Can people really beat the polygraph?
According to Russell Tice, the National Security Agency whistleblower who blew the lid open on warrantless wiretapping conducted by the federal government on U.S. citizens post-9/11, says a person can trick the tester on “probable-lie” questions.
These are the basic questions that the examiner gives to the recipient before the process actually begins, like “have you ever stolen money” or “have you ever cheated on a test”, etc.
Tice goes on to explain, “to trick the tester, a person should lie in response to these questions like most other people would, but also bite their tongue hard while doing so, which will set off other physiological reactions in the body. The tester’s “needles will fly everywhere,” says Tice, “and he will think, ‘This guy is a nervous nelly. He has a strong physical reaction when he’s lying.’”
What about psychopaths?
If these types of individuals don’t see anything wrong with lying in the first place and have no bodily changes in the process, then this test would deem inaccurate and at the very least highly incomplete.
How accurate is the lie detector?
Some interesting new research published in May of 2013 from an international team of psychologists has shown that people can actually suppress incriminating memories. What happens when certain individuals do this is that they avoid detection in the brain activity with guilt detection tests. It sounds simple enough, but it’s based on the logic that criminals have specific memories of their crime stored in their brain. Once the criminal is confronted or reminded of these details, then the brain will automatically recognize these details and the bodily changes occur.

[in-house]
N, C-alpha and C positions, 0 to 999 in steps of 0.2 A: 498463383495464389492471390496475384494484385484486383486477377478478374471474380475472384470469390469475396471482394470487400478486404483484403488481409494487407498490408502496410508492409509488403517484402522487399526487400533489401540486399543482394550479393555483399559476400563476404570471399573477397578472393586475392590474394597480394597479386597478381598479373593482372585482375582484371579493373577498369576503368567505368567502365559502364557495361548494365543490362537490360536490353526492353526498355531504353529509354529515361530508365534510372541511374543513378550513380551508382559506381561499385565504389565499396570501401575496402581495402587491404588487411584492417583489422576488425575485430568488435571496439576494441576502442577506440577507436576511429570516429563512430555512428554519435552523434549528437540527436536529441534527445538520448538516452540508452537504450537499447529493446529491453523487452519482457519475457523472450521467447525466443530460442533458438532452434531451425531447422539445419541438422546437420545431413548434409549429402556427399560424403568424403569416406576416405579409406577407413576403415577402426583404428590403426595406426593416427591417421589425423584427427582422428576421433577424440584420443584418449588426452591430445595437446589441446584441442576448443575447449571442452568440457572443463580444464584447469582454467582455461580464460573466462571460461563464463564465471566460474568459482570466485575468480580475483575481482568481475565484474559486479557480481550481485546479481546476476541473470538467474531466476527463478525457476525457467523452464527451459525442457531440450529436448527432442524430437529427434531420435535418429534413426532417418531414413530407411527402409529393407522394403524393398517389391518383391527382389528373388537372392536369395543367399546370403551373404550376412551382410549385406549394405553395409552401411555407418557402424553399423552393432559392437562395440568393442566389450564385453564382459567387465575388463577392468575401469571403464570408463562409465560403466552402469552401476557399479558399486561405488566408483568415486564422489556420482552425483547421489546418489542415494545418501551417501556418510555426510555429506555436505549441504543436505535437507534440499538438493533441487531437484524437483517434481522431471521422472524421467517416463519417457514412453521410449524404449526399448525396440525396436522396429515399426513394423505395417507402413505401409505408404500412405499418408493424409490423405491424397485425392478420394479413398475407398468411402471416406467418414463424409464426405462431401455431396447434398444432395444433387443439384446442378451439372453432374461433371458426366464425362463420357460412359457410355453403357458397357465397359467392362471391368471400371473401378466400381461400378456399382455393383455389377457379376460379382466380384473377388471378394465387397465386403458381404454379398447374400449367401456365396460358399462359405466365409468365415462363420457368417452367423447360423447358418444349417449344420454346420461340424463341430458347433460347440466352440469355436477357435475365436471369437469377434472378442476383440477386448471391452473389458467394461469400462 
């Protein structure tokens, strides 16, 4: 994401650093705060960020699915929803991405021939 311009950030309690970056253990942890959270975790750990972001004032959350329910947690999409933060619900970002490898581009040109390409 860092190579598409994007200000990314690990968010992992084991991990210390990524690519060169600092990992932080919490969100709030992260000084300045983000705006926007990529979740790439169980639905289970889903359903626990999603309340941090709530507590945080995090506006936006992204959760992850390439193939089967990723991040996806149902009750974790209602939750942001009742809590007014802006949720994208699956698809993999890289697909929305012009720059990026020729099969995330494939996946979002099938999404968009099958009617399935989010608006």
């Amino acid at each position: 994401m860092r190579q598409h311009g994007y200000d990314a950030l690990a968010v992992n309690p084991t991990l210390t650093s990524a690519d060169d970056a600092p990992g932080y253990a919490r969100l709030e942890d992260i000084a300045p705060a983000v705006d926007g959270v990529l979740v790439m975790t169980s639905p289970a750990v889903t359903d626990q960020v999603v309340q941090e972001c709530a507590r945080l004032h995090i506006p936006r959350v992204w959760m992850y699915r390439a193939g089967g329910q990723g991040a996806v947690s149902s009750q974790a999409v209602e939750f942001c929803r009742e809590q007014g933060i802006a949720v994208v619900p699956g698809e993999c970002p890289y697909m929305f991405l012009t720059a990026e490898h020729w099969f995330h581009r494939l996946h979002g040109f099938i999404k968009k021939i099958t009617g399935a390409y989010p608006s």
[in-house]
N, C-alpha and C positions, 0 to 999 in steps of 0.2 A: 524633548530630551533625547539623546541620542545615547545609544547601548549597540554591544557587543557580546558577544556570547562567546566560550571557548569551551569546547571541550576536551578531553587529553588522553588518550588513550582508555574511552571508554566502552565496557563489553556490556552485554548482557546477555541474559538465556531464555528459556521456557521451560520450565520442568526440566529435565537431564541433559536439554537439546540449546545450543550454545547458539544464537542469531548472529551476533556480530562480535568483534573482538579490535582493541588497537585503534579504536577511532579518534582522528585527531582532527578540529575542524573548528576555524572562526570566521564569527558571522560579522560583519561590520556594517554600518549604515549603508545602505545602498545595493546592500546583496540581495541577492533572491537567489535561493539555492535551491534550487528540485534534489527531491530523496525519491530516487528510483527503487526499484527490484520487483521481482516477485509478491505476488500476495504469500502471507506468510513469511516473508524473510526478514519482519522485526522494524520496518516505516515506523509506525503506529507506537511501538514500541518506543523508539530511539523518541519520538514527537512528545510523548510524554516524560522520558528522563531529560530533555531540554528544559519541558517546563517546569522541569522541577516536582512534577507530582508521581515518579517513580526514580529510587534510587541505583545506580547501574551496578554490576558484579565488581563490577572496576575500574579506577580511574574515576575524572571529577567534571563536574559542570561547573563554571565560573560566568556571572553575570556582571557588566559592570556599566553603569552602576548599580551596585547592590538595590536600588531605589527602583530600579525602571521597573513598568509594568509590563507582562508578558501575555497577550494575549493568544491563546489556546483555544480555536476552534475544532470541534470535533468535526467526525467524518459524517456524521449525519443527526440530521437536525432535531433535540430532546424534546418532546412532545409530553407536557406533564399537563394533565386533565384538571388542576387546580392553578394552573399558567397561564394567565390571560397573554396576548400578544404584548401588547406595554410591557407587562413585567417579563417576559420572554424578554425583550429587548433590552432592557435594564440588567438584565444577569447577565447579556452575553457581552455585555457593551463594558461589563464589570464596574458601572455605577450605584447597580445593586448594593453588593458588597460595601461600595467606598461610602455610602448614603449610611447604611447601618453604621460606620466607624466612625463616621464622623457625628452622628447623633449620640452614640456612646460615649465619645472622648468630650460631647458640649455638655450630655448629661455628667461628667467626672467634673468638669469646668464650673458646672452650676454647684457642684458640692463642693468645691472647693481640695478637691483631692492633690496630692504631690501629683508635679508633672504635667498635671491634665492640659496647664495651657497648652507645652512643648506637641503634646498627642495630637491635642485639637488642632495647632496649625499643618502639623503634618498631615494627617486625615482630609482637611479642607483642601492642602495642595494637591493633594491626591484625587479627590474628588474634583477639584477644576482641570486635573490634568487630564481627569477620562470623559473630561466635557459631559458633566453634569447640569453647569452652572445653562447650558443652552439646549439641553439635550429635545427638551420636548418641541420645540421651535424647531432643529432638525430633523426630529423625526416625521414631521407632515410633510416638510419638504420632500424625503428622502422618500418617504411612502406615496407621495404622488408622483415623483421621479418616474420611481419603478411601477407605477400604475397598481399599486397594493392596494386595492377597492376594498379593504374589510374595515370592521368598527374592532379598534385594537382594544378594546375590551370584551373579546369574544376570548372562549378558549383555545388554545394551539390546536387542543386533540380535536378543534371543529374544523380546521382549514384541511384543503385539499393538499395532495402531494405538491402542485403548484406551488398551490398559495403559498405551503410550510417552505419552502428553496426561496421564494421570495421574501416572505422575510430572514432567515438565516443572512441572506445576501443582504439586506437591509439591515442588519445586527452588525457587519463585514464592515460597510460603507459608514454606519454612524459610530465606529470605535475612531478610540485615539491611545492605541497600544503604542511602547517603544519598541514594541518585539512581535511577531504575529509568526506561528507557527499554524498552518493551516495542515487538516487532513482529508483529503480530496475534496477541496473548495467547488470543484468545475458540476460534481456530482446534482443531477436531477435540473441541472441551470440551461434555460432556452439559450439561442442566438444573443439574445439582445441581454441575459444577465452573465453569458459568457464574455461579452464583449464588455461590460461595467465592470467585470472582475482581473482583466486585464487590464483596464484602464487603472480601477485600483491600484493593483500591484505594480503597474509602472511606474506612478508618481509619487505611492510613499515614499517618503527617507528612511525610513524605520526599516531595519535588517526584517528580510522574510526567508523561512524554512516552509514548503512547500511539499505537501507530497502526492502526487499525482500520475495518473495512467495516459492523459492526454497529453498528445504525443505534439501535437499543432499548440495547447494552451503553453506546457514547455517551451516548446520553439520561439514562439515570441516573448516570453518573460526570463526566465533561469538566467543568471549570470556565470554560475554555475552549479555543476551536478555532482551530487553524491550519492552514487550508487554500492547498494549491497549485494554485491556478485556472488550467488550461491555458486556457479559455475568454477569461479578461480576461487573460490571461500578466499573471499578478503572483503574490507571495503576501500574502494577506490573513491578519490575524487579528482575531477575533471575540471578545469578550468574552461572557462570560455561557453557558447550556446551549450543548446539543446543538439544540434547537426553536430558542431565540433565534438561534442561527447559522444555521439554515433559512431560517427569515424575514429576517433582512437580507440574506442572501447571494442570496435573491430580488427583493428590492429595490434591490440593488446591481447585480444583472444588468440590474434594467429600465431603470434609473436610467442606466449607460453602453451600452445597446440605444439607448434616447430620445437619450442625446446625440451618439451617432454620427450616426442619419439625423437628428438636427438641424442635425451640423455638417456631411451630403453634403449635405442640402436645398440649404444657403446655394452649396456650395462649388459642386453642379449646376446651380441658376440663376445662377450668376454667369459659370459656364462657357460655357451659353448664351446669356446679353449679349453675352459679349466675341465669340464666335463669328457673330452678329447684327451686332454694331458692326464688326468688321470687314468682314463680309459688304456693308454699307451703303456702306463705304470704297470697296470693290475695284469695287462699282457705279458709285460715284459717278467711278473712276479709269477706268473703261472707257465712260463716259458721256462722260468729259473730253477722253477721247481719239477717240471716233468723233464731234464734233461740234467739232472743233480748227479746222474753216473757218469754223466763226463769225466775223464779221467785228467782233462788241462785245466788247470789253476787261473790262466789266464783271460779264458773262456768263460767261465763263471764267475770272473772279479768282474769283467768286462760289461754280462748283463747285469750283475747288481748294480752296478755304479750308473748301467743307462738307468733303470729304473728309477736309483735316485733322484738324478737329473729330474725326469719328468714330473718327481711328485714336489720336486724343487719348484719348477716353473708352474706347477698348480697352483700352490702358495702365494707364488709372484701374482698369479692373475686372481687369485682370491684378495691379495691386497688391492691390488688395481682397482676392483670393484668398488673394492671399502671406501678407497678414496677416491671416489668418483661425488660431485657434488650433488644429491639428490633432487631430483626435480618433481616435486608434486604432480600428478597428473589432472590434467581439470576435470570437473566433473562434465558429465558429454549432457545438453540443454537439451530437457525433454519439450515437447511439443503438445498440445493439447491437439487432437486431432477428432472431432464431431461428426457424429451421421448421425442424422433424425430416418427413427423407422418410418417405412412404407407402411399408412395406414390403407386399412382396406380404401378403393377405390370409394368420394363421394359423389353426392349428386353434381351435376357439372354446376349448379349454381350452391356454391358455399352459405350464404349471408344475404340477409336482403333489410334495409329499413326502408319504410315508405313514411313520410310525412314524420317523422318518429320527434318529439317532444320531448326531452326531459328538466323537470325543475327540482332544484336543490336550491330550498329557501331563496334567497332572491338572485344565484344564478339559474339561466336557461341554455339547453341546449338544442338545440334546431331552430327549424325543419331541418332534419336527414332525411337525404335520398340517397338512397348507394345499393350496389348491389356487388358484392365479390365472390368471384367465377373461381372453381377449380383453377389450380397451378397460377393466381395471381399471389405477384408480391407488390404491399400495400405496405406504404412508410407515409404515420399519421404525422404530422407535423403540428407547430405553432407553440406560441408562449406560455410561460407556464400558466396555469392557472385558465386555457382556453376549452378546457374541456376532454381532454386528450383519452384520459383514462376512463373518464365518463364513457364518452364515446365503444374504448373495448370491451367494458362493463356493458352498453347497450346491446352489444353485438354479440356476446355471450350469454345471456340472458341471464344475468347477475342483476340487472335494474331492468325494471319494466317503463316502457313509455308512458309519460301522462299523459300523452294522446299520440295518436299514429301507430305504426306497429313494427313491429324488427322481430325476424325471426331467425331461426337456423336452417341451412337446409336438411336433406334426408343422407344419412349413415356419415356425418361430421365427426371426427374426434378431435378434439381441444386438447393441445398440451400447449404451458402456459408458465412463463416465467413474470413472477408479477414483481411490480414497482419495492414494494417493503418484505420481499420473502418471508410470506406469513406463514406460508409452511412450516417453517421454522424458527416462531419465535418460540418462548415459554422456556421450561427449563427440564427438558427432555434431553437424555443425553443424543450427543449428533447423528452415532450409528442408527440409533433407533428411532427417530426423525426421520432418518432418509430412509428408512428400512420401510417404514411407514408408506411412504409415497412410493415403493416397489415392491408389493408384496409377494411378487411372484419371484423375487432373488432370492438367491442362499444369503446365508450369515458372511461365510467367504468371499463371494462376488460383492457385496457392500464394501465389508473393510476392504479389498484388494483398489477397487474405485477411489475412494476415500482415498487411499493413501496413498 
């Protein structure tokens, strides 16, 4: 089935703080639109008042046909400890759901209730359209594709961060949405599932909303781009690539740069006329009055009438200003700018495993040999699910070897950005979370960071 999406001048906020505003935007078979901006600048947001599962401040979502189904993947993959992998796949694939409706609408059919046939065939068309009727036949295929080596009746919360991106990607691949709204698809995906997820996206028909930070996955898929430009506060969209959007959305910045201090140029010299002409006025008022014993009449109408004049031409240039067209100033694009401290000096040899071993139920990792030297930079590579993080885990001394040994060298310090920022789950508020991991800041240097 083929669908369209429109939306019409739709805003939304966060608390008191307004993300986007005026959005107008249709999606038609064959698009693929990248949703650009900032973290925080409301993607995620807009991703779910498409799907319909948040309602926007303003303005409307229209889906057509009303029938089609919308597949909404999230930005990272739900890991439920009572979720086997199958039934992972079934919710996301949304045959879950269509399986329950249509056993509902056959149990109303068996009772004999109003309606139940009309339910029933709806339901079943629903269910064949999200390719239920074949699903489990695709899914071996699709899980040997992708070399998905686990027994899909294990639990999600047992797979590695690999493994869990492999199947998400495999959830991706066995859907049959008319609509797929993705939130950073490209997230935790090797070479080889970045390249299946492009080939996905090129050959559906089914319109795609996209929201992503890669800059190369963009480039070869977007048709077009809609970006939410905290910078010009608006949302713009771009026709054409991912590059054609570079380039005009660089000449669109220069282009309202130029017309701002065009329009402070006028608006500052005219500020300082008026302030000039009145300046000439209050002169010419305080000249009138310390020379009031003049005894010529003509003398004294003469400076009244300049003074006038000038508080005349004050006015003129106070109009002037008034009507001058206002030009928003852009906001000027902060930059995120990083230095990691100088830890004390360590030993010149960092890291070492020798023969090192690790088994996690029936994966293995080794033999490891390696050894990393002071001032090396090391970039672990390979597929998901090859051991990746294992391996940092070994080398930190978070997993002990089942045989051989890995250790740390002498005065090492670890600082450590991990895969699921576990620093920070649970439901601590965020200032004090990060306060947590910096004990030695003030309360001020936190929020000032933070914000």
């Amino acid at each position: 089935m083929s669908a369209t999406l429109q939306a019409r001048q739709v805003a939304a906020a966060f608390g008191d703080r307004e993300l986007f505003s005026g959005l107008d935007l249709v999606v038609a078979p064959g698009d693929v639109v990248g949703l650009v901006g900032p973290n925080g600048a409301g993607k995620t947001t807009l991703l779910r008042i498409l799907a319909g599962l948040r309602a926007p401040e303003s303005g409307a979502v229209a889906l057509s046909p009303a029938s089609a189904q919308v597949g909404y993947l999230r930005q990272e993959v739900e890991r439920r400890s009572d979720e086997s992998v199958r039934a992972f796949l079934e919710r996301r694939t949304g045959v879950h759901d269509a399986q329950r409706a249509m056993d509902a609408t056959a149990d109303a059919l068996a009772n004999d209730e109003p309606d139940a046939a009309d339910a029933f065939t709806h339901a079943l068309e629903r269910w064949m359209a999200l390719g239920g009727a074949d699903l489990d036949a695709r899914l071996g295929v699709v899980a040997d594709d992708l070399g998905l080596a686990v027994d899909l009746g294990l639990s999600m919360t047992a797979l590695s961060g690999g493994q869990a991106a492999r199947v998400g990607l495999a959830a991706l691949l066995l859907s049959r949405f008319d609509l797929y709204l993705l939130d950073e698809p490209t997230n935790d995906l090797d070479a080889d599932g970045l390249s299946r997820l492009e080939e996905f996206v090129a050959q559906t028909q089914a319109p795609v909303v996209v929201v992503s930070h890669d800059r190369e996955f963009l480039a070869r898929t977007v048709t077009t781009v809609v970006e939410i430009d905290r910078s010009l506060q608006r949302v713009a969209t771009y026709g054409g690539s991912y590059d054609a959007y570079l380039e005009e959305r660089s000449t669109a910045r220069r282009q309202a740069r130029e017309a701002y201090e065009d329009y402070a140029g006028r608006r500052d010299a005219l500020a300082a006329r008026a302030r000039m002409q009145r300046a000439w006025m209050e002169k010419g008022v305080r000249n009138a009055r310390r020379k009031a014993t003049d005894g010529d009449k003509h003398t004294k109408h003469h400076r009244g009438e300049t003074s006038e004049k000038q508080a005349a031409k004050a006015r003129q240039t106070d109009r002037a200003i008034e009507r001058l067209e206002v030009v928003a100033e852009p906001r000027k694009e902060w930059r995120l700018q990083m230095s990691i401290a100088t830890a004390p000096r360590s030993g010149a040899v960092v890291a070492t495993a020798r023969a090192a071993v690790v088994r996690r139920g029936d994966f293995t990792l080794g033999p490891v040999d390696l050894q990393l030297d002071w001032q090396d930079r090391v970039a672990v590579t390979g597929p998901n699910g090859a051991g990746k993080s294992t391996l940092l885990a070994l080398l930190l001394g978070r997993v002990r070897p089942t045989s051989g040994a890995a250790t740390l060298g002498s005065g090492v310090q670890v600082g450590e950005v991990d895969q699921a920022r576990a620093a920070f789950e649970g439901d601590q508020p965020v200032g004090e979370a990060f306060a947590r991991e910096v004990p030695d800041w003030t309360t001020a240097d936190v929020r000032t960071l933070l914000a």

Contrary to this assumption, some individuals can intentionally suppress unwanted memories. It wasn’t clear from the article if psychopathy was studied as well, but I would guess that sociopathic and psychopathic individuals would/could be a part of this memory suppressor group.
Dr. Jon Simons, of the Department of Psychology at the University of Cambridge stated, “Our findings would suggest that the use of most brain activity guilt detection tests in legal settings could be of limited value. Of course, there could be situations where it is impossible to beat a memory detection test, and we are not saying that all tests are flawed, just that the tests are not necessarily as good as some people claim. More research is also needed to understand whether the results of this research work in real life crime detection.”
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Fun Fact: The polygraph was invented in 1921 by John Augustus Larson, a medical student at the University of California at Berkeley and a police officer of the Berkeley Police Department in Berkeley, California. According to Encyclopedia Britannica, the polygraph was on its 2003 list of greatest inventions, described by the company as inventions that “have had profound effects on human life for better or worse.”